The Great “Which Wax Is Best” Debate
You will probably have heard, and maybe even joined in with, the discussions about the benefits of soy wax, or about how paraffin wax is unhealthy or not good for you, but what are the facts? Let’s examine the myths and rumors.
Paraffin wax is a heavy hydrocarbon that comes from crude oil, produced by refining or separating the waxes out of crude mineral oils. As crude oil is obtained from the ground, it is a compositionally varied product, consisting of a mixture of hydrocarbons. Another name for crude oil is fossil fuel. Crude oil is refined into finished products by complex processes. There are three general categories of petroleum wax. They include paraffin, microcrystalline and petrolatum. Paraffin waxes are derived from the light lubricating oil distillates and contain predominantly straight-chain hydrocarbons with an average chain length of 20 to 30 carbon atoms.
Soy wax, on the other hand, is derived from vegetable matter. Soy wax is a vegetable wax made from the oil of soybeans. After harvesting, the beans are cleaned, cracked, de-hulled, and rolled into flakes. The oil is then extracted from the flakes and hydrogenated. The hydrogenation process converts some of the fatty acids in the oil from unsaturated to saturated. This process dramatically alters the melting point of the oil, making it a solid at room temperature. Extracting the oil is a chemical process, so claims that soy wax is ‘organic’ are also completely untrue!
TheU.S. grows the vast majority of the world’s soybeans, primarily in Illinois, Iowa, and Indiana, and it is also grown in Argentina. Unless you live in those areas, the carbon footprint of soy is far from ‘environmentally friendly’. Here in the U.K. all soy wax is imported from America. Quite a journey!
Now you know how both soy and paraffin candle waxes are made, let’s take a look at some of the advantages and disadvantages of both types.
There are a lot of myths surrounding soy candles. Most of these are designed to sell soy candles, which are not as universally popular as paraffin candles, and they have very little truth in them. A great example is the great “no soot” myth. Places that sell soy candles love to say that there is absolutely no soot produced with a soy candle. However, there is no truth at all to that claim. Scientifically, all organic compounds, when burned, will emit some carbon (soot) due to incomplete combustion. Sooting is primarily a factor of wick length and disturbance of the flame’s steady teardrop shape. There is no such thing as a soot-free candle. Also, while soy wax is natural and will not produce the thick black soot that you see on some paraffin containers, it does produce soot.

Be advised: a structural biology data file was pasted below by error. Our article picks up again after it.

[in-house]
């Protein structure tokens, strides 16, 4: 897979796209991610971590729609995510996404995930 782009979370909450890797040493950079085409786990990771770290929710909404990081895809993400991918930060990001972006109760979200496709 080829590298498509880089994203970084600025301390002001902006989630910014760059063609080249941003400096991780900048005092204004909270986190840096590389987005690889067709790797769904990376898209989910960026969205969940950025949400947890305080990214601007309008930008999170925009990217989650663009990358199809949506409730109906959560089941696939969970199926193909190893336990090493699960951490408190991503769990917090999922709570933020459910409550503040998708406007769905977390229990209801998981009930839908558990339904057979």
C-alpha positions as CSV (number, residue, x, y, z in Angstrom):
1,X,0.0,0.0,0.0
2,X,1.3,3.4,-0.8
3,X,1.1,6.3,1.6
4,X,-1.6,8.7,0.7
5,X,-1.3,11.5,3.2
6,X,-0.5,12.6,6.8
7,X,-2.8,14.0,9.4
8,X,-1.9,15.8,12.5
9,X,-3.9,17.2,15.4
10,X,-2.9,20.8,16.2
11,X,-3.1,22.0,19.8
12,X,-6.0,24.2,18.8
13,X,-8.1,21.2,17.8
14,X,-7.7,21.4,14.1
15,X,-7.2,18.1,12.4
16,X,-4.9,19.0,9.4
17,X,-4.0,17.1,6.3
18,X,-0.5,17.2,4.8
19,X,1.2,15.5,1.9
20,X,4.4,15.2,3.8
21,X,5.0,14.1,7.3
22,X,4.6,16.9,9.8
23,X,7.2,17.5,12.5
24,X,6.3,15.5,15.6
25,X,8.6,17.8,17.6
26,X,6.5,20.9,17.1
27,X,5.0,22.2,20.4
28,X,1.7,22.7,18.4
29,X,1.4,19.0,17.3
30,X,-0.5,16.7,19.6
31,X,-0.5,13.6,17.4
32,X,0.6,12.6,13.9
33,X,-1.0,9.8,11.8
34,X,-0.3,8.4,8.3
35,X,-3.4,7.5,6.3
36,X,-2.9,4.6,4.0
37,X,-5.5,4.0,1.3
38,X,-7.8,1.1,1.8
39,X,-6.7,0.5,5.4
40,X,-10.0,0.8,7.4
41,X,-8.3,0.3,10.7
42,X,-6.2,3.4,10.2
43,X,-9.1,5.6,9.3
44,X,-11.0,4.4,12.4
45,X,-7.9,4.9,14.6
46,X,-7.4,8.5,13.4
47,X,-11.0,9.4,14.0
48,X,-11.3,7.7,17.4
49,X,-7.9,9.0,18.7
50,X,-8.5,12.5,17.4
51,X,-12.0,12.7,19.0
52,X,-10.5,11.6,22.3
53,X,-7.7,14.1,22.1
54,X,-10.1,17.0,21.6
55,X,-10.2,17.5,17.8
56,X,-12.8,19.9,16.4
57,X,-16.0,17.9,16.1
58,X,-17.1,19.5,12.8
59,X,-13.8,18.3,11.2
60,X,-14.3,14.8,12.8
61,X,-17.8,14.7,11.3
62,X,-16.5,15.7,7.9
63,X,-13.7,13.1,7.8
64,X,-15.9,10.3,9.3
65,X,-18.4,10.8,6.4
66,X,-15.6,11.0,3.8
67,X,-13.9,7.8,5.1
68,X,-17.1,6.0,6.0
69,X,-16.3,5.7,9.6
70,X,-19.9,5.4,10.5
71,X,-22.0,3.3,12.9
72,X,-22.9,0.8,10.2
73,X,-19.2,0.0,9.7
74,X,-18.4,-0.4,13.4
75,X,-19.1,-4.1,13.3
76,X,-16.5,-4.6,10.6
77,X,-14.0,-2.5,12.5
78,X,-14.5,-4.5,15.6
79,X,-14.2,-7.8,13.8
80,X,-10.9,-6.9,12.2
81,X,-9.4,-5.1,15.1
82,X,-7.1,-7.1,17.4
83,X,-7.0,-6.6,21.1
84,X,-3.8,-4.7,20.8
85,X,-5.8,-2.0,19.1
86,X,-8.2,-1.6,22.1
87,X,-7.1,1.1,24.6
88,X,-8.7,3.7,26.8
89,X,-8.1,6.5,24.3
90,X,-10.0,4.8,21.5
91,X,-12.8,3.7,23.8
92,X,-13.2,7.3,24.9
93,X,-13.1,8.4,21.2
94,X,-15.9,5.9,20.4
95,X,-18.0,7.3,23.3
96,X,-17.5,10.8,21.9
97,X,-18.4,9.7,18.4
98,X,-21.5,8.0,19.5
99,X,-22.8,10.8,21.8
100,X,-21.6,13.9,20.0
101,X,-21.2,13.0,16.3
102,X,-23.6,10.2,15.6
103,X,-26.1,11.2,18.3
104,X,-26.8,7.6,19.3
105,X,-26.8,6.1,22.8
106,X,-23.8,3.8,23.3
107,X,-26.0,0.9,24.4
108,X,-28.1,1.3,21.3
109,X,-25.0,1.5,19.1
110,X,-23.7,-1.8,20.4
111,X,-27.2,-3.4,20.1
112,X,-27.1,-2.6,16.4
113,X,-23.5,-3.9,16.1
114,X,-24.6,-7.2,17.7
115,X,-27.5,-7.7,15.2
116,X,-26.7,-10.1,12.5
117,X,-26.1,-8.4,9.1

An important fact to remember is that not all soot is black. Soot can be a “white soot” that cannot be seen with the naked eye. Soy wax will produce little black soot – unless the candle is improperly wicked, made, or burned – but it may produce white soot.
If you have 10 minutes this is a fun video explaining how soot is formed.
Before you get scared of soot, understand that candle soot is, in fact, not harmful to you. It is composed primarily of elemental carbon particles, and is similar to the soot given off by kitchen toasters and cooking oils. These everyday household sources of soot are not considered a health concern, and are chemically different from the soot formed by the burning of diesel fuel, coal and gasoline. The myth of “soot free soy candles” is not only inaccurate, it is simply an effort by some companies to scare the general public into buying their candles.
There may be some benefits to purchasing soy wax candles. While petroleum based paraffin wax is a limited resource, soy wax is a renewable resource that is limited only by how many soybeans we can grow. Soy candles do burn longer than paraffin wax candles, sometimes up to twice as long.
However, soy wax is naturally a “soft” wax. While container candles, tea-lights, and small wax tarts may be made entirely of soy, it is extremely difficult to make good pillar candles and votives out of 100% pure soy wax. Additives are used to make them better, but in most cases, paraffin wax is still the best solution for those types of candles.
In the end, both paraffin wax and soy wax are both good choices for candle wax. Neither is more “environmentally friendly” than the other, as there has never been any scientific evidence that paraffin wax is harmful to your health in any way at all.
It is a personal choice of which type you prefer to use, and both types, made correctly, can hold scent and dye just as well. The only benefit that there is in all reality, is that container candles using soy wax do burn longer. However, most other claims regarding soy wax are false and/or very misleading.